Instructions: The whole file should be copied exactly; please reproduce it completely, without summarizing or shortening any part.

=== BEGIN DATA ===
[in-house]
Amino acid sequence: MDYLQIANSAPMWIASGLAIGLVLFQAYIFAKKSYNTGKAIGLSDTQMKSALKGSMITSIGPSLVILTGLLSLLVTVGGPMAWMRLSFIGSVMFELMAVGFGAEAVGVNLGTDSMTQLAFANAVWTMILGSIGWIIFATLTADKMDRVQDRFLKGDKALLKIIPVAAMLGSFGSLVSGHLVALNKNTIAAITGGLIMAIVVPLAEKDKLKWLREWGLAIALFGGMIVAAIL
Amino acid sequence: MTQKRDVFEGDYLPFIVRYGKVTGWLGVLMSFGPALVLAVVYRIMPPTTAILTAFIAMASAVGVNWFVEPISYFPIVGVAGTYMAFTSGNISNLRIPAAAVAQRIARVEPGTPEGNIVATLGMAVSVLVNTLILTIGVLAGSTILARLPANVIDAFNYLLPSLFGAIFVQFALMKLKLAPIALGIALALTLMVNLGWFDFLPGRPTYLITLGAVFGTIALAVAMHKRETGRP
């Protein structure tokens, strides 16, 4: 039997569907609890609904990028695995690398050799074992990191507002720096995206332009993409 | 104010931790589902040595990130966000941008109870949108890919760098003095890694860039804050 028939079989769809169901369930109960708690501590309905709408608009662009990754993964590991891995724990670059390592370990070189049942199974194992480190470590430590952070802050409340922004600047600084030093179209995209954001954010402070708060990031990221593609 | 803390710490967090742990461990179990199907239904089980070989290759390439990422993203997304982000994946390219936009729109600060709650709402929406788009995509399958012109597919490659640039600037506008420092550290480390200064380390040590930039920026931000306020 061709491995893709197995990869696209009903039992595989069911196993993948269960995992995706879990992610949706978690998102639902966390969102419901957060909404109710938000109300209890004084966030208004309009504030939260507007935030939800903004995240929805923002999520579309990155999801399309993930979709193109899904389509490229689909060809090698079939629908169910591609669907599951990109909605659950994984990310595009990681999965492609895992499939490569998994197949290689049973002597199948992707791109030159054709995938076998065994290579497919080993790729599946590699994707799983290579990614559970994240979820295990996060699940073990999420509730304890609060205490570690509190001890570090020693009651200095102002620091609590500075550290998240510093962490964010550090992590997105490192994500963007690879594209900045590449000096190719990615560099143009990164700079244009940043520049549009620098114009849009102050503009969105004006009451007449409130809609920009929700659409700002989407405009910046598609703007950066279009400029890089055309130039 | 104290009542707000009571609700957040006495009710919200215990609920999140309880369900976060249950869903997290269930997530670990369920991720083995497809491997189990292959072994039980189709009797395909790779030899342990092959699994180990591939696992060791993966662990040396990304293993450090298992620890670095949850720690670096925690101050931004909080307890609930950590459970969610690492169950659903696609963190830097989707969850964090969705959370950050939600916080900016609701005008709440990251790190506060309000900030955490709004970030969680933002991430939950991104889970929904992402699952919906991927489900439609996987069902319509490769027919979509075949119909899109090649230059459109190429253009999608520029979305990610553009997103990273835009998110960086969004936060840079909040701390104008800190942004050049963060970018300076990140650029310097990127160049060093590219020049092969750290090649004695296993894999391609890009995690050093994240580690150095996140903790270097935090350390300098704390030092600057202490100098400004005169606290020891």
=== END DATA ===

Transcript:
[in-house]
Amino acid sequence: MDYLQIANSAPMWIASGLAIGLVLFQAYIFAKKSYNTGKAIGLSDTQMKSALKGSMITSIGPSLVILTGLLSLLVTVGGPMAWMRLSFIGSVMFELMAVGFGAEAVGVNLGTDSMTQLAFANAVWTMILGSIGWIIFATLTADKMDRVQDRFLKGDKALLKIIPVAAMLGSFGSLVSGHLVALNKNTIAAITGGLIMAIVVPLAEKDKLKWLREWGLAIALFGGMIVAAIL
Amino acid sequence: MTQKRDVFEGDYLPFIVRYGKVTGWLGVLMSFGPALVLAVVYRIMPPTTAILTAFIAMASAVGVNWFVEPISYFPIVGVAGTYMAFTSGNISNLRIPAAAVAQRIARVEPGTPEGNIVATLGMAVSVLVNTLILTIGVLAGSTILARLPANVIDAFNYLLPSLFGAIFVQFALMKLKLAPIALGIALALTLMVNLGWFDFLPGRPTYLITLGAVFGTIALAVAMHKRETGRP
């Protein structure tokens, strides 16, 4: 039997569907609890609904990028695995690398050799074992990191507002720096995206332009993409 | 104010931790589902040595990130966000941008109870949108890919760098003095890694860039804050 028939079989769809169901369930109960708690501590309905709408608009662009990754993964590991891995724990670059390592370990070189049942199974194992480190470590430590952070802050409340922004600047600084030093179209995209954001954010402070708060990031990221593609 | 803390710490967090742990461990179990199907239904089980070989290759390439990422993203997304982000994946390219936009729109600060709650709402929406788009995509399958012109597919490659640039600037506008420092550290480390200064380390040590930039920026931000306020 061709491995893709197995990869696209009903039992595989069911196993993948269960995992995706879990992610949706978690998102639902966390969102419901957060909404109710938000109300209890004084966030208004309009504030939260507007935030939800903004995240929805923002999520579309990155999801399309993930979709193109899904389509490229689909060809090698079939629908169910591609669907599951990109909605659950994984990310595009990681999965492609895992499939490569998994197949290689049973002597199948992707791109030159054709995938076998065994290579497919080993790729599946590699994707799983290579990614559970994240979820295990996060699940073990999420509730304890609060205490570690509190001890570090020693009651200095102002620091609590500075550290998240510093962490964010550090992590997105490192994500963007690879594209900045590449000096190719990615560099143009990164700079244009940043520049549009620098114009849009102050503009969105004006009451007449409130809609920009929700659409700002989407405009910046598609703007950066279009400029890089055309130039 | 104290009542707000009571609700957040006495009710919200215990609920999140309880369900976060249950869903997290269930997530670990369920991720083995497809491997189990292959072994039980189709009797395909790779030899342990092959699994180990591939696992060791993966662990040396990304293993450090298992620890670095949850720690670096925690101050931004909080307890609930950590459970969610690492169950659903696609963190830097989707969850964090969705959370950050939600916080900016609701005008709440990251790190506060309000900030955490709004970030969680933002991430939950991104889970929904992402699952919906991927489900439609996987069902319509490769027919979509075949119909899109090649230059459109190429253009999608520029979305990610553009997103990273835009998110960086969004936060840079909040701390104008800190942004050049963060970018300076990140650029310097990127160049060093590219020049092969750290090649004695296993894999391609890009995690050093994240580690150095996140903790270097935090350390300098704390030092600057202490100098400004005169606290020891």